Home » Poetry » Year 2: Day 41 – Brains Are Bullies Sometimes

Year 2: Day 41 – Brains Are Bullies Sometimes

Brains are bullies sometimes-
they want want want
when we’re just trying
to exist ok.

What kind of decisions
can we make
under pressure of death
anyways?

Don’t ask me, brain-
I’m just a piece of licorice
or a penguin eraser.

I’M HARMLESS, I SAY,
don’t try to get
anything concrete
out of me,

just help me play
chess for fun
because at the end of that
nobody actually dies
and nobody wins more
than a piece of licorice
or a penguin eraser

and don’t steal it
out of my lunchbox
later.

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7 thoughts on “Year 2: Day 41 – Brains Are Bullies Sometimes

  1. Nice! Our brain are dangerous tools. Reminds me of a joke I once heard. “I once believed the brain is the most sophisticated and amazing creation in the all universe. Until I realized where this thought is coming from”.

  2. Haha right you are! I can relate to this whenever I’m about to write something and then I just blank out. Or when I have a proper nice idea in mind one moment and then the next it’s gone forever, no matter how hard I try to remember. My brain is such a heap of scrap sometimes.

  3. With your poetry there is always one line which leaps off the page for me. Like the one line is embraced by the beginning and conclusion and therefore embracing. In this poem I could identify intimately with the impulsiveness implied in “what kind of decision can we make under the threat of death?” Certainly there have been too many decisions based on my ‘brain bullying’ me to consume as much as possible because that is the only way to woo [“I’m Harmless”] myself with a satisfaction. But then I turned this question inside out, ‘What kind of decision can we make with no threat at all?’ I believe it would be a complacent decision, because it wouldn’t matter. Life would have little importance.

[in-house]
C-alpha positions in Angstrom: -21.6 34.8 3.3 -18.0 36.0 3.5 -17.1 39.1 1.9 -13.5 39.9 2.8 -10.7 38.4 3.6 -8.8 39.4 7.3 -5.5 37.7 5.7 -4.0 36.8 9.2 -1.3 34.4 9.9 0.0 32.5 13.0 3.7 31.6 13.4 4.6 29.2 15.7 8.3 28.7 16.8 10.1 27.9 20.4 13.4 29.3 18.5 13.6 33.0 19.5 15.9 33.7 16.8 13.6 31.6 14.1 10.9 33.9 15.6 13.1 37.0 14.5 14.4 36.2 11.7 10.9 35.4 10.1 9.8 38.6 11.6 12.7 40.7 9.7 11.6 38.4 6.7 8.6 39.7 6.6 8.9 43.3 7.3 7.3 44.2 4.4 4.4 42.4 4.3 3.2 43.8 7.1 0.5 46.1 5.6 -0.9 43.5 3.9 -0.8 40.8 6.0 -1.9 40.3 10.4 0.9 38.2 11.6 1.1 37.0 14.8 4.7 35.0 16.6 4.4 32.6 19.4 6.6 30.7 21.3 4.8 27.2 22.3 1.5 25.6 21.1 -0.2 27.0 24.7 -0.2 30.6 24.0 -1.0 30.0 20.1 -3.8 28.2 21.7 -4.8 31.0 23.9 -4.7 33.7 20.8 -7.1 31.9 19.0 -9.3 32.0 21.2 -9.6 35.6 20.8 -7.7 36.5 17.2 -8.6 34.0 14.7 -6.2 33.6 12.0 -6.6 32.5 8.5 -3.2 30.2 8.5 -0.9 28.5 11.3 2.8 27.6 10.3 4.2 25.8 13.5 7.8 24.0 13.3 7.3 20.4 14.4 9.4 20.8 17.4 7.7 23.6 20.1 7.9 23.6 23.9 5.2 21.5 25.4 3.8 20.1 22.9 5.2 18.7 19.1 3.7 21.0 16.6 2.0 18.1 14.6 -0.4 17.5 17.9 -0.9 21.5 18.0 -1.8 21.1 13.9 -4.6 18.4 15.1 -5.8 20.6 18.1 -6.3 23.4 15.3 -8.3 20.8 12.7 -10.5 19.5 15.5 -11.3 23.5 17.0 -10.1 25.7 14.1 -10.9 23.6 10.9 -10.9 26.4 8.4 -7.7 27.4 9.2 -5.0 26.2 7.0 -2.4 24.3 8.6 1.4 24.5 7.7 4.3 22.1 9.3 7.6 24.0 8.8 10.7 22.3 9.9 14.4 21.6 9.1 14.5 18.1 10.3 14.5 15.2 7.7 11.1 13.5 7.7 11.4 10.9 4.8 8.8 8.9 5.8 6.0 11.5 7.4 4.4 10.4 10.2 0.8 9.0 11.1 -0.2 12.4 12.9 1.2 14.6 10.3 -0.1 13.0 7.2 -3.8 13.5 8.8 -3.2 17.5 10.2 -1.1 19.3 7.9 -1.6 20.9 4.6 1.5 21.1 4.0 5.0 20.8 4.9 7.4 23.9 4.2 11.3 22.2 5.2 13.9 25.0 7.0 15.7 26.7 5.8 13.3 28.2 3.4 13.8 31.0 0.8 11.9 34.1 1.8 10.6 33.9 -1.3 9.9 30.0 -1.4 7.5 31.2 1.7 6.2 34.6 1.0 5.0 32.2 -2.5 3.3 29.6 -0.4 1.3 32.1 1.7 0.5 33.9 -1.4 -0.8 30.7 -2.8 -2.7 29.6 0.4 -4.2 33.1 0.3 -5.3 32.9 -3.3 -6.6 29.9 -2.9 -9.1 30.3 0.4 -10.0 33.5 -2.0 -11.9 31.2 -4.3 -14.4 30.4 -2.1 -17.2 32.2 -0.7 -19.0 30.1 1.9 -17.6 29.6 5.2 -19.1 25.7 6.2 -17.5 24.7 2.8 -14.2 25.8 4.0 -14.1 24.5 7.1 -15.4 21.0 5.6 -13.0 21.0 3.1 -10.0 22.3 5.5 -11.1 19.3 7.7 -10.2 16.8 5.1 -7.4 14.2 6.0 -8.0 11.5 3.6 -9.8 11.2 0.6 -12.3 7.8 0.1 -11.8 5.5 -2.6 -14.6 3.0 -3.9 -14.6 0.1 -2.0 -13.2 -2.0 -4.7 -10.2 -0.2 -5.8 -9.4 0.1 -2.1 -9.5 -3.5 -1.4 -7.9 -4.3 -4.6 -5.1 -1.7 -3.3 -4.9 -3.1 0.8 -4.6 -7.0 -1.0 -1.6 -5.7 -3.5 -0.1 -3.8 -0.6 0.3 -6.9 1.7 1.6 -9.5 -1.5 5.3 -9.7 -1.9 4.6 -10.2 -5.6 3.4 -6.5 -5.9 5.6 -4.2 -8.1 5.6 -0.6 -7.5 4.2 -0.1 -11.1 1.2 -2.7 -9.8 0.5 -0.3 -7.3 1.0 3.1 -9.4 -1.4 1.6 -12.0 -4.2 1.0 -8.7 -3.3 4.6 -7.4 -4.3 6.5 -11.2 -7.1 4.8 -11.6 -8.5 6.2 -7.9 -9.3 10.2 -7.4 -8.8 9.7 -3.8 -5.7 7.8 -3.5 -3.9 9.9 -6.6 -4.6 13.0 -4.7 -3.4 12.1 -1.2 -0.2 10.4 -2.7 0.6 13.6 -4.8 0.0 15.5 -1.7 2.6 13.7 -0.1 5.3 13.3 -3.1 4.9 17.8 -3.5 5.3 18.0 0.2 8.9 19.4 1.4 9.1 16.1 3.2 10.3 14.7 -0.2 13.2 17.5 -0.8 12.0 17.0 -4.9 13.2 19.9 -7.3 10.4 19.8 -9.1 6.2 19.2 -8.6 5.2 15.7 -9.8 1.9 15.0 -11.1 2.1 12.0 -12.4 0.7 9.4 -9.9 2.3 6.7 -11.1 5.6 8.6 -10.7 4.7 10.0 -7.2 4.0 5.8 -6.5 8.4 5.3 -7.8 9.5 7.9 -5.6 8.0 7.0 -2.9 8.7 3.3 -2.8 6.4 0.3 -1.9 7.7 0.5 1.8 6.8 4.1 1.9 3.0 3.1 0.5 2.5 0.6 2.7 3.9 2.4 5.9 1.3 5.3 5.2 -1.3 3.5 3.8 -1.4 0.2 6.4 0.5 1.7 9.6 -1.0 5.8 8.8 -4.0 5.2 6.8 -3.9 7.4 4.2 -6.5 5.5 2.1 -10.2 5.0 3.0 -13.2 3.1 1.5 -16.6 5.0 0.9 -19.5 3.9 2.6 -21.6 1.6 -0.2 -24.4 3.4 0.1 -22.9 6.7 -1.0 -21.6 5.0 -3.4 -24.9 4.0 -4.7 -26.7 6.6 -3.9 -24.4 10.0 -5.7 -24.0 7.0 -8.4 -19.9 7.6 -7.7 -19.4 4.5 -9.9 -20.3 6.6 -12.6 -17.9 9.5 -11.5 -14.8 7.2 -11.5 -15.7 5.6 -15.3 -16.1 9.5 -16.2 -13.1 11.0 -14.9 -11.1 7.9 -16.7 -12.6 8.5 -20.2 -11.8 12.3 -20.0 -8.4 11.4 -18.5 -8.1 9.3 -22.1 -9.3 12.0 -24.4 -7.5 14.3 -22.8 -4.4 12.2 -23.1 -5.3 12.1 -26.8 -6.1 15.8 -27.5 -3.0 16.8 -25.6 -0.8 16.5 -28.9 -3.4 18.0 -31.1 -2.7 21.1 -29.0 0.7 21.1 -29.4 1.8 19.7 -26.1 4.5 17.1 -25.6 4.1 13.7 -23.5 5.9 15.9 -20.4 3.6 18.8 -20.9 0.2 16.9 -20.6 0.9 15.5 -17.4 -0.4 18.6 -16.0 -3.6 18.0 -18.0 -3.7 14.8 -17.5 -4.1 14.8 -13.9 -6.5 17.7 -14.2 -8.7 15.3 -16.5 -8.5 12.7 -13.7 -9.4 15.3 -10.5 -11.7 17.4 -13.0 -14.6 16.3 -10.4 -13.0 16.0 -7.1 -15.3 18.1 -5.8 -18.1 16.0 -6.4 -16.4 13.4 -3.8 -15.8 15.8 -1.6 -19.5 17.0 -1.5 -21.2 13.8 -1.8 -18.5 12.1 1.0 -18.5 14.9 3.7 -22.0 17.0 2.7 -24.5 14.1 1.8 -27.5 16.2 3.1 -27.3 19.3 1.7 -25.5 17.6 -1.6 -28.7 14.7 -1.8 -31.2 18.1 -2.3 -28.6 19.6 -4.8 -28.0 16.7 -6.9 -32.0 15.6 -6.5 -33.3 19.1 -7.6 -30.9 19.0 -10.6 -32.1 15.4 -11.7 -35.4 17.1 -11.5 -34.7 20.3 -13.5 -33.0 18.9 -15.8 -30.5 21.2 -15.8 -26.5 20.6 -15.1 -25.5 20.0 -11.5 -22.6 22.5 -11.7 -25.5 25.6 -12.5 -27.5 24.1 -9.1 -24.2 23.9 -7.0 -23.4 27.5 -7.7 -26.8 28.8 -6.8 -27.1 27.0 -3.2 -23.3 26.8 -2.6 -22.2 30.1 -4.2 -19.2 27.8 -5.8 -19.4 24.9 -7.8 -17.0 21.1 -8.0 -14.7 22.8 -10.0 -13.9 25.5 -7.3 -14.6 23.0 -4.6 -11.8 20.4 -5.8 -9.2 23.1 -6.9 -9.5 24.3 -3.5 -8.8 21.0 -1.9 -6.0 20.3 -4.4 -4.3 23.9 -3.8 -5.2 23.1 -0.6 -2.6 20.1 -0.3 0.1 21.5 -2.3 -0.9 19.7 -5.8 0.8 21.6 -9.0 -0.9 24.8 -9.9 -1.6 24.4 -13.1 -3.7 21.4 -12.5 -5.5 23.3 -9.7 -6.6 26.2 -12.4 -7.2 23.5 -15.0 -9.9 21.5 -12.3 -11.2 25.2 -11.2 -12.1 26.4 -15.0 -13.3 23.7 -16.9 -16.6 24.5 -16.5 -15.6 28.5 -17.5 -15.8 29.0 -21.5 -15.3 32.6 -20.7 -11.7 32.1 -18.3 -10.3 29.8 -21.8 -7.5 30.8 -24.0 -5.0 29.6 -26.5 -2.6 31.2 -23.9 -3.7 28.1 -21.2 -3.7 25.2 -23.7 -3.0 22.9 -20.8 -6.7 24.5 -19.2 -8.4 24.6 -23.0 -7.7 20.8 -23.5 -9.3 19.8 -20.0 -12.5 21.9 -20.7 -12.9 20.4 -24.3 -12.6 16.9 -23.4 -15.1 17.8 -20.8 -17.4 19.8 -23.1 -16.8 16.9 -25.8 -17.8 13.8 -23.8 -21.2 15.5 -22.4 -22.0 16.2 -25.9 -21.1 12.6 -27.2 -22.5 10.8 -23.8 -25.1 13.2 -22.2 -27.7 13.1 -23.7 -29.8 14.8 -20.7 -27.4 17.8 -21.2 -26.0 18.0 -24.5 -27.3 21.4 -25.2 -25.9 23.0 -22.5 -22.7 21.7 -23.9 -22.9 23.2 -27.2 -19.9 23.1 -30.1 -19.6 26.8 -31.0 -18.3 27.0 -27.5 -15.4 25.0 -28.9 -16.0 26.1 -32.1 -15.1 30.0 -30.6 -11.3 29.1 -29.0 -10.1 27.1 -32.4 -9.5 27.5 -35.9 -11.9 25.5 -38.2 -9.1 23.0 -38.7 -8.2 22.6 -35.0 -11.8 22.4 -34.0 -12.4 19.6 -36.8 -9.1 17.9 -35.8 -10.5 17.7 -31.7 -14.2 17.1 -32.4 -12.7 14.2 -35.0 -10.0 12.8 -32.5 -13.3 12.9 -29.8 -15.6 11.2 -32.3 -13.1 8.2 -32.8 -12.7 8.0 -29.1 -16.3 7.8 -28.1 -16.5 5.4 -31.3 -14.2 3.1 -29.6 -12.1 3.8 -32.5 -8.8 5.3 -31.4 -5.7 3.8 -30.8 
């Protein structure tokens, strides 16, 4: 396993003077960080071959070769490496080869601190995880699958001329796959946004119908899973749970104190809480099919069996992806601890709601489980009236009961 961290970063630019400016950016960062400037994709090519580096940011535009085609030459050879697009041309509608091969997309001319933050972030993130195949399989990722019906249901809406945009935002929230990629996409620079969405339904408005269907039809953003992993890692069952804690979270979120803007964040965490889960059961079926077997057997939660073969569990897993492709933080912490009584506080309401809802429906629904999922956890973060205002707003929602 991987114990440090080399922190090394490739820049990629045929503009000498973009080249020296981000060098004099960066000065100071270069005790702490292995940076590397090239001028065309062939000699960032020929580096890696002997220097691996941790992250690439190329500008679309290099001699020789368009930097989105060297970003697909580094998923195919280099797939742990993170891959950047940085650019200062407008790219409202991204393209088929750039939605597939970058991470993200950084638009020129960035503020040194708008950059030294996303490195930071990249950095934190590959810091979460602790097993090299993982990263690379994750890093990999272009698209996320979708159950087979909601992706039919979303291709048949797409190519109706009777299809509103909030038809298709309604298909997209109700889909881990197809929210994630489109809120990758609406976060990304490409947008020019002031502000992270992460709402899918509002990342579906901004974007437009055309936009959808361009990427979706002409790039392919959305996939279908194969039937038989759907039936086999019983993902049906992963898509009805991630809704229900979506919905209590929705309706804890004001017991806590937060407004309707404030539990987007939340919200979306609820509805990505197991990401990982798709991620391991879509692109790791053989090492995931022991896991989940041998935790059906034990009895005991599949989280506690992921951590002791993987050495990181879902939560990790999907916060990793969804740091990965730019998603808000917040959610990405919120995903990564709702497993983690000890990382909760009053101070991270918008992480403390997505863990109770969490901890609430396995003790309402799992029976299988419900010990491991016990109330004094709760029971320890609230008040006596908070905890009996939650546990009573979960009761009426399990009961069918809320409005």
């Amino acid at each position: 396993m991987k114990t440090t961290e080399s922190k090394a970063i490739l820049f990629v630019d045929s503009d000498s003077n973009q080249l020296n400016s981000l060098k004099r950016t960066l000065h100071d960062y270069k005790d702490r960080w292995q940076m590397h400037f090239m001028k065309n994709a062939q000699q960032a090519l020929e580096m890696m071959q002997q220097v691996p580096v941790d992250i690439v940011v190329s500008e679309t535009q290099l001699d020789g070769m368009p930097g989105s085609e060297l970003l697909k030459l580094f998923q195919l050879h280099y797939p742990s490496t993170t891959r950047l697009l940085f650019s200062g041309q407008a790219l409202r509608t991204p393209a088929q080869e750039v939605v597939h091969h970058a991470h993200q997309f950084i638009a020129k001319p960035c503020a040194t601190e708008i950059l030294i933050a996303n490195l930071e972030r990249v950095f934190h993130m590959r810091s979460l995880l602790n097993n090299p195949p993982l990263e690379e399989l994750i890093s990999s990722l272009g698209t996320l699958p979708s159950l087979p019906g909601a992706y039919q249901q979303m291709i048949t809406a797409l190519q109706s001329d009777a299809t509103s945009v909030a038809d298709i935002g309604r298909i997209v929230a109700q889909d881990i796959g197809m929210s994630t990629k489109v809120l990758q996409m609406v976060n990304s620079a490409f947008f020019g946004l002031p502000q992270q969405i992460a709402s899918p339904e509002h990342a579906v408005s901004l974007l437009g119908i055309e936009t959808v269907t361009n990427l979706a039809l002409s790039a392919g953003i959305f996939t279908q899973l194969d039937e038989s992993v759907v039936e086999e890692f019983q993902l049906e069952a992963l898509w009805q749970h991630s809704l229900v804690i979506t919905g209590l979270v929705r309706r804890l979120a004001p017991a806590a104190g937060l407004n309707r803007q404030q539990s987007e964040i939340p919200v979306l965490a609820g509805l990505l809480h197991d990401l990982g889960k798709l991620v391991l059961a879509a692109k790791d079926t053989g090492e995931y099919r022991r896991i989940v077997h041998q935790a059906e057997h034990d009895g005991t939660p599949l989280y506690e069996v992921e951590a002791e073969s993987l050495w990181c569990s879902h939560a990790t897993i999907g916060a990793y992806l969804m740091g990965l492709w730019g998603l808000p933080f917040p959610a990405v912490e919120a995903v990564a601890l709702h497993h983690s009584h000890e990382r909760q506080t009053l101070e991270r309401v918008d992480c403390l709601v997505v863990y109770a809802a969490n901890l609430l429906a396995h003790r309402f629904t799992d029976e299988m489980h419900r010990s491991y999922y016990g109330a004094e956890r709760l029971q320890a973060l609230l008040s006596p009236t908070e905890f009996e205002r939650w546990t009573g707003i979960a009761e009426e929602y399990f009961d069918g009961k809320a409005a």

I will never forget a line from a movie that I only needed to see once because the violent nature of this film is not entertainment but rather a scope, and given that lens, it is unnecessary to repeat the story to remember. The movie was “The Causalities of War,” and in it, the Michael J. Fox character says something like this, [I am paraphrasing] “people are walking around here thinking that because they can die at any moment that it doesn’t matter what they do; they can do whatever they want. No. I believe it is the other way around, that because we can die at any moment it matters more what we do.”
    I hope it is worthy to say, that I believe it all comes down to the inflection of thought on the one word “threat”, that if death is only to be feared, then the choices will be impulsive, bent on consuming as much as possible and yet still be unsatisfied. But if death is considered a mystery, as being that quintessential element that which makes life absolutely precious then all choices, good and bad, can be beautified and seen as not being made in vain. To know that the hardships were not in vain, there is the satisfaction beyond taste and imagery.

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